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Radarsonwheels last won the day on January 6

Radarsonwheels had the most liked content!

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About Radarsonwheels

  • Rank
    Zen Master, I breathe vintage mopar!

Profile Information

  • Gender
  • Location
    Bucks County PA
  • Interests
    I like loud dangerous steel things
  • My Project Cars
    '86 ramcharger '73 swinger '54 3/4 ton

Contact Methods

  • Biography
    Ex-Harley wrench
  • Occupation
    Commercial artist


  • Location
    Levittown PA
  • Interests
    Wrenching, drawing on people

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  1. I’d be trying to pay a few hundred bucks. Anybody that doesn’t want one or value it highly will probably be relieved you will help them get rid of it. They used them into the 70s and maybe later in forklifts and stuff so you might get lucky
  2. Howdy fellas! Yeah- don’t be like me and spend a whole year making your friends and family tired of hearing about your stupid truck. I had built smallblock motors, put in floors, 1/4s, drivelines, brake upgrades before. Y’know like normal weekend project muscle car stuff. I really just wanted to build a healthy stroker big block but all my other mopars have fresh motors, and my wife will leave me if I buy another car. I had enjoyed my thrashed abused ‘54 3/4 ton longbed like how you use yours and upgraded/rebuilt the suspension, brakes, driveline etc thru the years but never figured out the steering- it was also like herding geese- too much play. It would hold a curve fine but keeping her straight was sketchy. I went way deeper into fabricating and rebuilding every part of the truck than is necessary to do a chassis swap. You can do half the work if you leave the Dakota mostly alone and just do the body swap. Tastefully lifted body swap dodge trucks are super cool. Having said all that if your truck is anywhere near being a good restoration candidate just fix what’s wrong with it and enjoy it. They are really fun in stock form.
  3. The short ones for leather work are called ‘chicago screws’ I never even considered it a double entendre...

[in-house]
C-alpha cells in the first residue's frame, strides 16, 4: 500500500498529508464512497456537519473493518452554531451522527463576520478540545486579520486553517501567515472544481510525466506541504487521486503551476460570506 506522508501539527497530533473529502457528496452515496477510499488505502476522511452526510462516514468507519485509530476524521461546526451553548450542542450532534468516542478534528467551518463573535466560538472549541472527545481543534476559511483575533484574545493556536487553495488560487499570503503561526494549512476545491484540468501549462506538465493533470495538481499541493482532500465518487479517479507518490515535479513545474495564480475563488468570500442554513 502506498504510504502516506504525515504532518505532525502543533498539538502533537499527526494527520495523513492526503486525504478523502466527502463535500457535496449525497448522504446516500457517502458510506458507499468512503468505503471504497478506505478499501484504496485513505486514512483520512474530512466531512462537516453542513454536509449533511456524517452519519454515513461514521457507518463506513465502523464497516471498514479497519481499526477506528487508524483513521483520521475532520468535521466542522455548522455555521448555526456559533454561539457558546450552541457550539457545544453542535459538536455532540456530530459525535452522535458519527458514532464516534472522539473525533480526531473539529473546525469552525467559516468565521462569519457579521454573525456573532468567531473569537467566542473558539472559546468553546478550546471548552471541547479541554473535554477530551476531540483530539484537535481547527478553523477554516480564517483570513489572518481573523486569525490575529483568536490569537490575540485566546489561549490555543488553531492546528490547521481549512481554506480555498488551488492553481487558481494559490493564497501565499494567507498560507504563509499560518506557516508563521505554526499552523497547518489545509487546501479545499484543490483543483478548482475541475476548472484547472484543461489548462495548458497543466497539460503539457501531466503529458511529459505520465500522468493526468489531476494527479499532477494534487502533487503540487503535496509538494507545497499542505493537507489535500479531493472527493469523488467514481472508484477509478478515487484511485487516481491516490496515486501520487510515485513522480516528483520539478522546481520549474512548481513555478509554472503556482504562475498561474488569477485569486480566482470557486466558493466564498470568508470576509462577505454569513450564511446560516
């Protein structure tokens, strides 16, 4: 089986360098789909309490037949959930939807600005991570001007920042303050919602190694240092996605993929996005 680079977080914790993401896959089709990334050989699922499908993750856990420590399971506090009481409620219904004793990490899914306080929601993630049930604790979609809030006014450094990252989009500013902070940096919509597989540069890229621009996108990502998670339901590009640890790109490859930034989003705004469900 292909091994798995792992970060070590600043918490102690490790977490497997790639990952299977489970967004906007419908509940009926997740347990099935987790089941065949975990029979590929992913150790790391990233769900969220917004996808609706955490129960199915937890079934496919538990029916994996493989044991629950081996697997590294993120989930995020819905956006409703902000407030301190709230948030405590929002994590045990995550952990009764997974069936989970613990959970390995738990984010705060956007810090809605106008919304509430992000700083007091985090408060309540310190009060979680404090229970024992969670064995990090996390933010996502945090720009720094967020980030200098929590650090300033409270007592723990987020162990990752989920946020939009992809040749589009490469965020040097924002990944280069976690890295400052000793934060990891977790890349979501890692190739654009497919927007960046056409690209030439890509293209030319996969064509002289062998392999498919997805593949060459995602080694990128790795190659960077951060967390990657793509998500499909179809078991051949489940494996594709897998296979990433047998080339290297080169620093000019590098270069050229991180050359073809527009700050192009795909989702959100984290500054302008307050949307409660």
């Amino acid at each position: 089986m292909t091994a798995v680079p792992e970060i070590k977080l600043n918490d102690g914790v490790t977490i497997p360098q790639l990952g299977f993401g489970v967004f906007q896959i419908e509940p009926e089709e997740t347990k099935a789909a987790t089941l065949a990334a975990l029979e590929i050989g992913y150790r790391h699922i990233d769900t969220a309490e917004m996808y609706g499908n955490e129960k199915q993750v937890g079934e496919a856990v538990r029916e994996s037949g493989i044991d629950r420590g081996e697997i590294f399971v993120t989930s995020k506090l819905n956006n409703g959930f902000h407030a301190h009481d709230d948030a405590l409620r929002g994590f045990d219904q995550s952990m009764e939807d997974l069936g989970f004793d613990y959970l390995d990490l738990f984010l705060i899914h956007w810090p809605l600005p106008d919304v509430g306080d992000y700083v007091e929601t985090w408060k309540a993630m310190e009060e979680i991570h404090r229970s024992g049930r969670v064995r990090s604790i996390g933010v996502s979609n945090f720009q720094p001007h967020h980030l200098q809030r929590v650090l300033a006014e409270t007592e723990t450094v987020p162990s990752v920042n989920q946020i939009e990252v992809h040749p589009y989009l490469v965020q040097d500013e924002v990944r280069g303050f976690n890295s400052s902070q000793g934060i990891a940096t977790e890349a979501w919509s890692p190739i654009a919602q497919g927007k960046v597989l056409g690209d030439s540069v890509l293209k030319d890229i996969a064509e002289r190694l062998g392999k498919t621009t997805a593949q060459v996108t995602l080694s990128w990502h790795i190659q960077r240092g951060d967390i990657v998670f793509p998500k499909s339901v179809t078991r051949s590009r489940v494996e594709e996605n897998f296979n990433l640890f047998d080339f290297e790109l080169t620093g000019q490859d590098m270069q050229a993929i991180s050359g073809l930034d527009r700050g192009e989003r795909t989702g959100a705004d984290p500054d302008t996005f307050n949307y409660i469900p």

4. I had an oil fouled clutch disc on a 70s 318/883 setup. I bought it like that and after running 15s at the strip put in a stroker smallblock and found the oily disc when I pulled the driveline. Turned out that the splined section and center steel piece in the disc was spiderwebbed with cracks, and missing a cushion spring too. I think that slippery disc probably saved me from a nice clutch explosion! The moral of the story is that oil on there is not good but the car kinda drove fine for a while even oil soaked. It would even still do a nice burnout, and didn’t slip on downshifts. But you should probably take a look and see what’s going on in there. If it’s just oil you can probably get away with it for a while- brakleen is your friend. And a flatty clutch is not as dangerous as a muscle car since at least on my 230 I shifted at 3200- no high rpm grenade is possible.
  5. You can stick one end of a 3/8” rubber hose in your ear and use the other end as a probe to listen for exhaust leaks around the manifold and later connections. You can stick the handle of a long screwdriver firmly over your ear hole and touch the block to try and isolate/locate an internal noise. The first method will show you if you need an exhaust re-torque or gasket. The second can help find a loosening valvetrain and tell you where to look. Good luck and happy 4th!
  6. When I wanted to find out more about mine (54) the consensus was that bumpers were a dealer or aftermarket add-on and therefore not really ever a stock part.